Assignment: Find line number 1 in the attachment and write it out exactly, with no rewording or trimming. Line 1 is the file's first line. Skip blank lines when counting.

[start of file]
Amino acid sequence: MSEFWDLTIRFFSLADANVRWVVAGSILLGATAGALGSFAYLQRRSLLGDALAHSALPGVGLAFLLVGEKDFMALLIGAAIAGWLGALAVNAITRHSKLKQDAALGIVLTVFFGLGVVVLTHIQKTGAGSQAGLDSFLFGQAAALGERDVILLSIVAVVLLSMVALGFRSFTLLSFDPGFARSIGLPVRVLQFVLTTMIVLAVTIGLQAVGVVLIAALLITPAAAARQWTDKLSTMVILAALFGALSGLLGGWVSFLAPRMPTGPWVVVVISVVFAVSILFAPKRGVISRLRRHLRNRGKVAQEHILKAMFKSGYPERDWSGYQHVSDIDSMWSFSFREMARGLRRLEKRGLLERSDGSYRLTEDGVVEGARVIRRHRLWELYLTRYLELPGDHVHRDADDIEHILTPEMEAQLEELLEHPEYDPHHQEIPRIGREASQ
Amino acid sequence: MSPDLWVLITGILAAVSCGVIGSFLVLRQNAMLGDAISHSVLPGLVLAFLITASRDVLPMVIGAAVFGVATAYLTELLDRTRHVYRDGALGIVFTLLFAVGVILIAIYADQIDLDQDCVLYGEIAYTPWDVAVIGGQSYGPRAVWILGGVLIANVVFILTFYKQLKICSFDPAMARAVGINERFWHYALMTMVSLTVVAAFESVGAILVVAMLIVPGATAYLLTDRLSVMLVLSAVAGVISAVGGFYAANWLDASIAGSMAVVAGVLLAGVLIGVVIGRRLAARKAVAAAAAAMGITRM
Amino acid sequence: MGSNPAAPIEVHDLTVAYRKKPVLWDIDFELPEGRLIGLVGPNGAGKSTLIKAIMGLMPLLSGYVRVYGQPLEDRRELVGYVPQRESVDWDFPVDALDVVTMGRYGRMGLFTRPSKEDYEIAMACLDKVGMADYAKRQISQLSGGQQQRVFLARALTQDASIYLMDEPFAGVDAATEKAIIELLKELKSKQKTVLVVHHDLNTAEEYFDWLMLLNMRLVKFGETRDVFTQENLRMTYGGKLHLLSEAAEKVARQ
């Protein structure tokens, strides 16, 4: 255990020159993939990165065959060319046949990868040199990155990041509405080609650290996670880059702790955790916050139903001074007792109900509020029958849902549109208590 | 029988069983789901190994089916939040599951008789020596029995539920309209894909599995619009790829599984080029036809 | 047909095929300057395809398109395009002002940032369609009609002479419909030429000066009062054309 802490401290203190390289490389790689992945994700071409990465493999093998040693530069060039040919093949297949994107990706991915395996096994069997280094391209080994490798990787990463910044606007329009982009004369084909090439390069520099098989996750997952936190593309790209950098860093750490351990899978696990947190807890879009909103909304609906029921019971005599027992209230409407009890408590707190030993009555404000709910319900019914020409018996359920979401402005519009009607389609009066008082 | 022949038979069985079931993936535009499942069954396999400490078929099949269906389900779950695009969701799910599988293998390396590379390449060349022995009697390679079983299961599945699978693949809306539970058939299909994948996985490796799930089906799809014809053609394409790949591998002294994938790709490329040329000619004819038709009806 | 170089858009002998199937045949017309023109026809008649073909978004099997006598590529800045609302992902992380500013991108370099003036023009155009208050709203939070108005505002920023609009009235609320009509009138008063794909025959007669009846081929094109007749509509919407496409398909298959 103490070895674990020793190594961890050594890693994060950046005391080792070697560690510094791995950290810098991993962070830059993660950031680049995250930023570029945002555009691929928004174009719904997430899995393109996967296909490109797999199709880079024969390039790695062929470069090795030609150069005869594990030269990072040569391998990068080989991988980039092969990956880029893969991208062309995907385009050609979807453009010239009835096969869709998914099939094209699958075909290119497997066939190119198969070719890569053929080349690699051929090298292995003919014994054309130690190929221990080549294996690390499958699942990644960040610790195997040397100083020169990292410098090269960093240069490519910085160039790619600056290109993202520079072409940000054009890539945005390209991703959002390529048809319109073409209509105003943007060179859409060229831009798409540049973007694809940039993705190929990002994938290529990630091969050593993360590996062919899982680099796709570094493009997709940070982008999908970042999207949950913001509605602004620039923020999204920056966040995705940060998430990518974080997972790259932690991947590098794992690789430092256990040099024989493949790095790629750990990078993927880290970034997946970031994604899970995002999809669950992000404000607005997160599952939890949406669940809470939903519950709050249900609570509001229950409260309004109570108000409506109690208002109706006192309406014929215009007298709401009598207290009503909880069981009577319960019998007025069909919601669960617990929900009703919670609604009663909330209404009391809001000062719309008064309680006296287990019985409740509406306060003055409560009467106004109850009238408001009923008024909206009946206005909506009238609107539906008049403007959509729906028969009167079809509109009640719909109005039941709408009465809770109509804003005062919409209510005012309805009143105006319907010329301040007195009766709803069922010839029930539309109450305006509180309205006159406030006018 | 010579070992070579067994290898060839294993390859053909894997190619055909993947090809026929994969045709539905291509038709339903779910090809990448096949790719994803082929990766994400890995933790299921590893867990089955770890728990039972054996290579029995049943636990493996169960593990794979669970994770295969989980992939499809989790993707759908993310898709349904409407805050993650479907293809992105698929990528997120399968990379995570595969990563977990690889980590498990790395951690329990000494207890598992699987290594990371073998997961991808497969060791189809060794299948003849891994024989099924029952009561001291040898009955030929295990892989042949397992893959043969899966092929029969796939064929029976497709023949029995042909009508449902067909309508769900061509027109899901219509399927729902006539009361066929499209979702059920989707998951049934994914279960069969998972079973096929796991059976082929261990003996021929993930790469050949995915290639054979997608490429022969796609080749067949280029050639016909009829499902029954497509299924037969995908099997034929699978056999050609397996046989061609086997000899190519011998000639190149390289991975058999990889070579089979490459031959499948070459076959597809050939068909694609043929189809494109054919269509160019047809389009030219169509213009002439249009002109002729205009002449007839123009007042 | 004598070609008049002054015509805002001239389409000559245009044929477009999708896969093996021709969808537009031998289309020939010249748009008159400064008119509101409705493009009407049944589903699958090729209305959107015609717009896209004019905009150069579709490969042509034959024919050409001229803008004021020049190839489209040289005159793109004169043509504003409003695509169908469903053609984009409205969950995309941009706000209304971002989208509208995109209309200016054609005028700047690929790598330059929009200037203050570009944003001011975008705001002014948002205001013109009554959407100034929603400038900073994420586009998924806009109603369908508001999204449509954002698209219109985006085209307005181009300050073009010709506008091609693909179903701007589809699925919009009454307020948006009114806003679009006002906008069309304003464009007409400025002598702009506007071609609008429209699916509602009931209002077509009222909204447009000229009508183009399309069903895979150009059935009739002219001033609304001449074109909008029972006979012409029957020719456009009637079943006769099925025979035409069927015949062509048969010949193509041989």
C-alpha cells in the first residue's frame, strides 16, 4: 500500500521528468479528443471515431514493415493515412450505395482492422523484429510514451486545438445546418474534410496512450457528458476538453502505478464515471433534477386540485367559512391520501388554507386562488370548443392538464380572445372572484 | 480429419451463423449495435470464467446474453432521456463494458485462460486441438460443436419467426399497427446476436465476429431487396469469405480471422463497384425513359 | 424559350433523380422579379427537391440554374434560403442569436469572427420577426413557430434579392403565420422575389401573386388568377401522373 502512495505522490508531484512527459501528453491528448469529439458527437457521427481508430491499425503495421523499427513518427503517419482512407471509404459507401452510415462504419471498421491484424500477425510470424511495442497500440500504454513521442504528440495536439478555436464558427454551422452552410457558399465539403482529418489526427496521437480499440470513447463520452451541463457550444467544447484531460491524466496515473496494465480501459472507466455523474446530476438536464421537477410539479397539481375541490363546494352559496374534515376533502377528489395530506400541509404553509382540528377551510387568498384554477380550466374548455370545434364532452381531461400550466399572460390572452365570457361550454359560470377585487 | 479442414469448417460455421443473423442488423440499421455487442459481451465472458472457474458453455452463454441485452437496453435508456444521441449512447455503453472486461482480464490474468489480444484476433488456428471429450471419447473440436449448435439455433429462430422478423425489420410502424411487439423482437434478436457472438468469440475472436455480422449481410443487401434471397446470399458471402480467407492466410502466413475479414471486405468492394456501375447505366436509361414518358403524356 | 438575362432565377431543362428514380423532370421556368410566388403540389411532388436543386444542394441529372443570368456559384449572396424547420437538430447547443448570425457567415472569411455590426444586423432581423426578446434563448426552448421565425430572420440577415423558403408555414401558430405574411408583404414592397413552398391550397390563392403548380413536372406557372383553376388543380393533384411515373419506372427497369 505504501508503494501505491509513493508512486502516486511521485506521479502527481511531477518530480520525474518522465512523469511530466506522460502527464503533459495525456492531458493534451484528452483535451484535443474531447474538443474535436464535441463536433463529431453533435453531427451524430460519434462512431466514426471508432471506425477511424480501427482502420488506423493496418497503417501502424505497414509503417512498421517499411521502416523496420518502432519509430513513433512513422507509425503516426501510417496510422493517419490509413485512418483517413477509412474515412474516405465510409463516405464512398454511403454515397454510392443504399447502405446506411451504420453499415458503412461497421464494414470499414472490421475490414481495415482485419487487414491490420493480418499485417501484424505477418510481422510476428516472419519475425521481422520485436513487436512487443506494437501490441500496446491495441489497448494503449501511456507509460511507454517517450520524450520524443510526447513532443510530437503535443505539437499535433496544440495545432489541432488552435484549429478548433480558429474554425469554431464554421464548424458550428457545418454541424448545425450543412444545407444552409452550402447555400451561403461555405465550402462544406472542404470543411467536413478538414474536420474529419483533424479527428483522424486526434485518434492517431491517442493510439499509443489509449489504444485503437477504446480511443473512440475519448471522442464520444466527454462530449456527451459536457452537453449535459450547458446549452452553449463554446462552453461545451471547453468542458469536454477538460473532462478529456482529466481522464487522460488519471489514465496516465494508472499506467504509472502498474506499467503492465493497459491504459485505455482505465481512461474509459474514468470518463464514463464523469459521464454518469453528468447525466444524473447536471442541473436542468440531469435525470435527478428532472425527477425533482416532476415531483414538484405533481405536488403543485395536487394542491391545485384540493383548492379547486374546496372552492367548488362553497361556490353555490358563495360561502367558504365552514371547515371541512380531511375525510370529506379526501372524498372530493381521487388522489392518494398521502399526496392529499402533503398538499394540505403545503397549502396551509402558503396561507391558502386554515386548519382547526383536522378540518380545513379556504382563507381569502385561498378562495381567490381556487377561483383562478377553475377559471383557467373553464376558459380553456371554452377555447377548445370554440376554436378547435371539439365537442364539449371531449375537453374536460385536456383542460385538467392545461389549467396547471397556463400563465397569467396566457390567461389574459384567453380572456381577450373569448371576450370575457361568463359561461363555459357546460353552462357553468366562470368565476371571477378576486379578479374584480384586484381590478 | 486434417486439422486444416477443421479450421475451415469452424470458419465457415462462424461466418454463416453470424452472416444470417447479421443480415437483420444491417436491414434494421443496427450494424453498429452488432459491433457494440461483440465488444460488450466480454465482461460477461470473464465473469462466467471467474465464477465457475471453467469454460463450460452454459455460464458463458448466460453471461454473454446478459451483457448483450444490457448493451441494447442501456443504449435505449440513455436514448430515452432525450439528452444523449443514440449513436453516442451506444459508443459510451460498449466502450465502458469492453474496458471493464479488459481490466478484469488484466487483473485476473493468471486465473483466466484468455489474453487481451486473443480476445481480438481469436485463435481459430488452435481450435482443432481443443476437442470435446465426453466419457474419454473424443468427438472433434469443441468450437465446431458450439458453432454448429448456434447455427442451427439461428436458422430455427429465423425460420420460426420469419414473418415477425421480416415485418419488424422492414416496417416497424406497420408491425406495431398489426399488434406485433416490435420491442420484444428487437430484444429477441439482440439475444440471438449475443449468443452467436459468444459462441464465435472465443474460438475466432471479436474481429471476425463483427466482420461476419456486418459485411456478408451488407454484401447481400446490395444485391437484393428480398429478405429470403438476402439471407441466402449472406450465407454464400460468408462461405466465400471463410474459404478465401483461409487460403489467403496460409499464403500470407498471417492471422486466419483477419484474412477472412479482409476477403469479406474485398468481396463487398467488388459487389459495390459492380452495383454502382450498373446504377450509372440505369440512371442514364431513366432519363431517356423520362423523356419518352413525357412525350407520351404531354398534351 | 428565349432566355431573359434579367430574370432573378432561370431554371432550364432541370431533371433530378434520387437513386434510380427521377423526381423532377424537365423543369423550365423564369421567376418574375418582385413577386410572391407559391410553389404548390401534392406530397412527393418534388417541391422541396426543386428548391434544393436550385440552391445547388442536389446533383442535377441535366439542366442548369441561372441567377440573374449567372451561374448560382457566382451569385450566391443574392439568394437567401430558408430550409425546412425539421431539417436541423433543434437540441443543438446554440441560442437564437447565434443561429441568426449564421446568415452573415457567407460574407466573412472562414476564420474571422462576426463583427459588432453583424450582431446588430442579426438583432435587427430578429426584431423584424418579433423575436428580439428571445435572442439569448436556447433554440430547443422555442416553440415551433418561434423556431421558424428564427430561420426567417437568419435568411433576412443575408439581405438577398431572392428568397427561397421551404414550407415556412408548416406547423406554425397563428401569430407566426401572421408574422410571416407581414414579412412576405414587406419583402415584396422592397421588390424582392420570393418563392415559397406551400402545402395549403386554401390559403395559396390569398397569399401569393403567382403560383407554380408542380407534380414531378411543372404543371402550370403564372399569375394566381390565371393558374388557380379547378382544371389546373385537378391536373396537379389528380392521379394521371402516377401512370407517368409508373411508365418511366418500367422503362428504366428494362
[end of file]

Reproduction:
Amino acid sequence: MSEFWDLTIRFFSLADANVRWVVAGSILLGATAGALGSFAYLQRRSLLGDALAHSALPGVGLAFLLVGEKDFMALLIGAAIAGWLGALAVNAITRHSKLKQDAALGIVLTVFFGLGVVVLTHIQKTGAGSQAGLDSFLFGQAAALGERDVILLSIVAVVLLSMVALGFRSFTLLSFDPGFARSIGLPVRVLQFVLTTMIVLAVTIGLQAVGVVLIAALLITPAAAARQWTDKLSTMVILAALFGALSGLLGGWVSFLAPRMPTGPWVVVVISVVFAVSILFAPKRGVISRLRRHLRNRGKVAQEHILKAMFKSGYPERDWSGYQHVSDIDSMWSFSFREMARGLRRLEKRGLLERSDGSYRLTEDGVVEGARVIRRHRLWELYLTRYLELPGDHVHRDADDIEHILTPEMEAQLEELLEHPEYDPHHQEIPRIGREASQ